Skiing the grand legend – Taos, New Mexico
There are many mountain resorts around the world that achieve almost legendary status as the “best” there is in skiing. Kitzbuehl in Austria, Garmisch-Partenkirchen in Germany, Shiga Kogen in Japan are examples, along with one-time Olympic host Squaw Valley in the Sierra Nevada.
But Taos Ski Valley in New Mexico at the south end of the Rockies is unique. It’s south of most U.S. ski resorts, in a state hardly noted for snow. It’s in a state noted more for its hundreds of art galleries than for skiing. Its season is short, ending in March or the first week of April. It’s in a desert.
But there it is. Taos (not to be confused with nearby city of Taos) is basically one man’s vision – Ernie Blake, a German Jew who fled to Switzerland in 1938 and continued on to the United States, where he served in military intelligence during World War II. Now 51 years old, the resort continues in Blake’s old-world tradition – including its skiers only rule -no snowboarders allowed.
The ski valley opened in 1955 with old mining machinery adapted as a surface ski lift on Al’s Run. Back then they used long wooden skis with bear-trap bindings and bamboo ski poles, wore heavy woolen clothes and were happy to hike the mountain. “Back then it was us, six employees and a donkey that wouldn’t go up the mountain,” notes Ernie’s widow Rhoda Blake.
Today there’s a mixture of new and old. The original two-seater fixed-lift on Al’s Run is still cranked up on busy weekends, but it parallels a modern four-seater. The village around the base is crammed with restaurants and condos and chalets. A giant hotel-condo sits just off the base village. A German-run Bavarian Restaurant serves wienerschnitzel (with real veal!) and Riesling wine at the base of the Kachina lift. Ski shops join the resort’s facilities offering upscale ski gear. Yes, detachable quads aren’t the norm here; fixed chairlifts carry riders to near the top of the mountain. From there it’s a hike to some of the most challenging ski runs in the USA. These are double-black diamonds, reflecting the true challenge on each of these super steeps.
There’s not a lot of gliz and fashionable crowds here. Lift lines are short or nonexistent and the real thrust is to get up on those steep and less steep trails.
There are long blue cruiser runs and even a beginner run and hill. And it’s all on one very big pair of mountains, topping off at 12,481 feet. Base area is 9,400 feet, where Heavenly tops out. It pays to rest a day or so to become accustomed to the altitude.
Expert skiers return year after year to hike and run those steeps. Many come back to enjoy the “ski weeks,” Sunday through Friday, often skiing with the same Ernie Blake Ski School coach year after year. Ski valley skiers come back to hone skills, live life to the fullest, renew old acquaintances. Families return year after year, loving the resort because while it is up to date, it doesn’t really change.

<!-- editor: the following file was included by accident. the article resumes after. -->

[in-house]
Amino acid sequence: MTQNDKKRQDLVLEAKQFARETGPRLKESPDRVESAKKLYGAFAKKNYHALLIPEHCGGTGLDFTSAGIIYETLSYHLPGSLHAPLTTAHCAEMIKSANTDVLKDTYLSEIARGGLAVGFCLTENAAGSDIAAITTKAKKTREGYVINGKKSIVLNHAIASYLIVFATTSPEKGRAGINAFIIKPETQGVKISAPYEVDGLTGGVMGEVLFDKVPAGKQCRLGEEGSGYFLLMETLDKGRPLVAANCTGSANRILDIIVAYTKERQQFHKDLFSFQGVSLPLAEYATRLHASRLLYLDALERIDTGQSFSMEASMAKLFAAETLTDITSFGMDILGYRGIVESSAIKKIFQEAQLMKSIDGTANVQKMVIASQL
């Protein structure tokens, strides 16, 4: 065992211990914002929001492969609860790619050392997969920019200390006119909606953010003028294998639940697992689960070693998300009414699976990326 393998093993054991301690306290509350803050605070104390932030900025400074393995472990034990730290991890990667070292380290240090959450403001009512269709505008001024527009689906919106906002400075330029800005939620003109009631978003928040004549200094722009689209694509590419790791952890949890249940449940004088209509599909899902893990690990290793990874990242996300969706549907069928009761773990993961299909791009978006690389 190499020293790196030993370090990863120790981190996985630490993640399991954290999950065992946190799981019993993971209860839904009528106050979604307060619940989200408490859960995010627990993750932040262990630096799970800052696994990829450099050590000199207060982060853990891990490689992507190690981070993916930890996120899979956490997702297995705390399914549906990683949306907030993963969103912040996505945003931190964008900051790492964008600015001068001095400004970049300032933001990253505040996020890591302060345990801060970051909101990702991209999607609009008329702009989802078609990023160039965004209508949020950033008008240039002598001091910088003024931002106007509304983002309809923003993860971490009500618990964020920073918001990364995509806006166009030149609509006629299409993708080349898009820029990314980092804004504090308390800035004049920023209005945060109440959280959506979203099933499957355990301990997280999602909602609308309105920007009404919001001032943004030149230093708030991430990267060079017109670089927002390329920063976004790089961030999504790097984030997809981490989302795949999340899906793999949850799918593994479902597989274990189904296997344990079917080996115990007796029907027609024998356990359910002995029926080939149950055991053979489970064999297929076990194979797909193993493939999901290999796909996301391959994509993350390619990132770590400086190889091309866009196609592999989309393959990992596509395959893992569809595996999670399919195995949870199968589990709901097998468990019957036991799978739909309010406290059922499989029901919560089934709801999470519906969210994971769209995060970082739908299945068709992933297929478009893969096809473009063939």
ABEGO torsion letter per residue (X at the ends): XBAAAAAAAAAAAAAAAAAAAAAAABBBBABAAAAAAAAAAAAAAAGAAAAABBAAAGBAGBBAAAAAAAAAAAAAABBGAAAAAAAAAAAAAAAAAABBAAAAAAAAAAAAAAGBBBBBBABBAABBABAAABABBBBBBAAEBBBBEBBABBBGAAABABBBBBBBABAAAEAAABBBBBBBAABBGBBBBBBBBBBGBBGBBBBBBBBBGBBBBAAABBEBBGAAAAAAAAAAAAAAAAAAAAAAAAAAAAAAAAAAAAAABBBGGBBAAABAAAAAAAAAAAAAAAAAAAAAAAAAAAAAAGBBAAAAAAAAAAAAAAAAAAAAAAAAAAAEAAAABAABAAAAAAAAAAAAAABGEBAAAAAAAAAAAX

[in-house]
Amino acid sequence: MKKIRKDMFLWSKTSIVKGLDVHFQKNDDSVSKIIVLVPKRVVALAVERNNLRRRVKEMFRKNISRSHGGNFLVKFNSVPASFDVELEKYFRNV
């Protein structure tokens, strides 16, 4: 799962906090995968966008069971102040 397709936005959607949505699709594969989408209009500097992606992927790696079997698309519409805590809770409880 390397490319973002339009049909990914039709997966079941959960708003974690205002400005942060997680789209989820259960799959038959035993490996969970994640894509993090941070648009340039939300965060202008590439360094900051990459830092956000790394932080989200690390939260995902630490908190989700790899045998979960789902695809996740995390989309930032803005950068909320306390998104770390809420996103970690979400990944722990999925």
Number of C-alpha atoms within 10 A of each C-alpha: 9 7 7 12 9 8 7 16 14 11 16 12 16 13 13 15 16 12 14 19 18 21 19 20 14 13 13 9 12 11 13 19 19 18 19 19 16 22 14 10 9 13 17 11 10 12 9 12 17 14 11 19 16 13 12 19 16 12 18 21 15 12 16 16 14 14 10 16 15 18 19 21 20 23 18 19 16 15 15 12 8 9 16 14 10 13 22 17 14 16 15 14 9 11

“We’d turn the kids loose on the mountain every weekend and knew they’d be fine. Now you’ll find us skiing Totally Wiard or Hunziker Bowl (runs) and our grandkids zipping right by,” says Dr. Charles and Edy Anderson, Taos community volunteers.
The resort is owned by a corporation now, following Blake’s death in 1989. Most of the privately held stock is owned by Blake family members, many of whom work regularly there.
“I’ve done everything there is to do on the mountain,” says Adriana Blake, now marketing chief. “I’ve groomed trails, sold lift tickets, driven trucks and mopped floors. It’s kind of a Blake tradition.”
While there’s skiing for all levels, it’s the steeps that lure advanced skiers back again and again. Most of those steeps can only be reached by hiking up to the ridges from the end of the lifts. Three lifts take one up to hiking distance of the ridges, but once up there more than a dozen 35-degree-plus trials beckon experts.
Yep, Taos is a skier legend. In the future snowboarders will probably be welcomed, perhaps in two to five years. Right now the crowd tends on the adult side, but with plenty of kids around. That’ll change.
But Taos Ski Valley, with its funky lodges a few miles down the hill from the base, won’t change, or at least not so much. It will remain a challenge to the expert, a home to skiing families and always the vision that Ernie Blake had.
And, oh yes, if you’re driving you can stop at Aryo Seco and pick up the day’s New York Times and a latte.
Taos Ski Valley
Season: November to early April
Average annual snowfall: 305 inches
Average annual sunshine: 300-plus days
Number of ski trails: 110, 24 percent beginner, 25 percent intermediate, 51 percent expert
Number of lifts: 12, four quads, one triple, five double and two surface
Base elevation: 9,400 feet
Kachina Peak: 12,481 feet
Top of highest lift: 11,819 feet
Vertical drop: 2,612 lift served; 3,274 feet with Kachina Peak hike
Information: (505) 776-2291
Reservations: (505) 751-9171
Location: Off I-25 on Highway to I-285 to Highway 64 to Highway 150 in northern New Mexico